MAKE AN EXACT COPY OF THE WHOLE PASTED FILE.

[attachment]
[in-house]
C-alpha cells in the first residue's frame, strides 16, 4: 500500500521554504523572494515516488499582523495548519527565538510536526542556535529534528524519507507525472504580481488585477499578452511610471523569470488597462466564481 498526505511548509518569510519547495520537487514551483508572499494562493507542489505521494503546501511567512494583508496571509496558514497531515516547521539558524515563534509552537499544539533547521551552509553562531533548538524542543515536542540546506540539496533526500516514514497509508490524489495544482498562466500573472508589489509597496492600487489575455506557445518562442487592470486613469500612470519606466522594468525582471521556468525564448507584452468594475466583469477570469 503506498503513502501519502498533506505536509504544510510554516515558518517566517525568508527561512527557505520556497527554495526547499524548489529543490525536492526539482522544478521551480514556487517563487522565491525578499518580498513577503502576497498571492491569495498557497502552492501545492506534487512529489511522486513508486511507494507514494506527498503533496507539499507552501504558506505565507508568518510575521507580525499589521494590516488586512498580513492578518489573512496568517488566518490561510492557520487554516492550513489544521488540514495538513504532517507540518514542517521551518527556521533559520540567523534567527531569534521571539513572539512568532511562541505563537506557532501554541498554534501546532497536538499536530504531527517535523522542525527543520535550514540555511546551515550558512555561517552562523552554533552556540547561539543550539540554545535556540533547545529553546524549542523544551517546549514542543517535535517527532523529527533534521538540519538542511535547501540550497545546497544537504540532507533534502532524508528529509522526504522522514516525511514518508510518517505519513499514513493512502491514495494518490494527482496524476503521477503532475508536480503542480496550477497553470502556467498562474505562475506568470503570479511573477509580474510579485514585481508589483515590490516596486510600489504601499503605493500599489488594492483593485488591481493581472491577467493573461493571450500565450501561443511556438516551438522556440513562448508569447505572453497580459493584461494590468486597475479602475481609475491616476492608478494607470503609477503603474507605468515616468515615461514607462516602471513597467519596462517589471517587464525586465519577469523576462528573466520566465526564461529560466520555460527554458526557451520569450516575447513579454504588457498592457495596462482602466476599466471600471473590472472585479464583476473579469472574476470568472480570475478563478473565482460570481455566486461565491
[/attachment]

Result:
[in-house]
C-alpha cells in the first residue's frame, strides 16, 4: 500500500521554504523572494515516488499582523495548519527565538510536526542556535529534528524519507507525472504580481488585477499578452511610471523569470488597462466564481 498526505511548509518569510519547495520537487514551483508572499494562493507542489505521494503546501511567512494583508496571509496558514497531515516547521539558524515563534509552537499544539533547521551552509553562531533548538524542543515536542540546506540539496533526500516514514497509508490524489495544482498562466500573472508589489509597496492600487489575455506557445518562442487592470486613469500612470519606466522594468525582471521556468525564448507584452468594475466583469477570469 503506498503513502501519502498533506505536509504544510510554516515558518517566517525568508527561512527557505520556497527554495526547499524548489529543490525536492526539482522544478521551480514556487517563487522565491525578499518580498513577503502576497498571492491569495498557497502552492501545492506534487512529489511522486513508486511507494507514494506527498503533496507539499507552501504558506505565507508568518510575521507580525499589521494590516488586512498580513492578518489573512496568517488566518490561510492557520487554516492550513489544521488540514495538513504532517507540518514542517521551518527556521533559520540567523534567527531569534521571539513572539512568532511562541505563537506557532501554541498554534501546532497536538499536530504531527517535523522542525527543520535550514540555511546551515550558512555561517552562523552554533552556540547561539543550539540554545535556540533547545529553546524549542523544551517546549514542543517535535517527532523529527533534521538540519538542511535547501540550497545546497544537504540532507533534502532524508528529509522526504522522514516525511514518508510518517505519513499514513493512502491514495494518490494527482496524476503521477503532475508536480503542480496550477497553470502556467498562474505562475506568470503570479511573477509580474510579485514585481508589483515590490516596486510600489504601499503605493500599489488594492483593485488591481493581472491577467493573461493571450500565450501561443511556438516551438522556440513562448508569447505572453497580459493584461494590468486597475479602475481609475491616476492608478494607470503609477503603474507605468515616468515615461514607462516602471513597467519596462517589471517587464525586465519577469523576462528573466520566465526564461529560466520555460527554458526557451520569450516575447513579454504588457498592457495596462482602466476599466471600471473590472472585479464583476473579469472574476470568472480570475478563478473565482460570481455566486461565491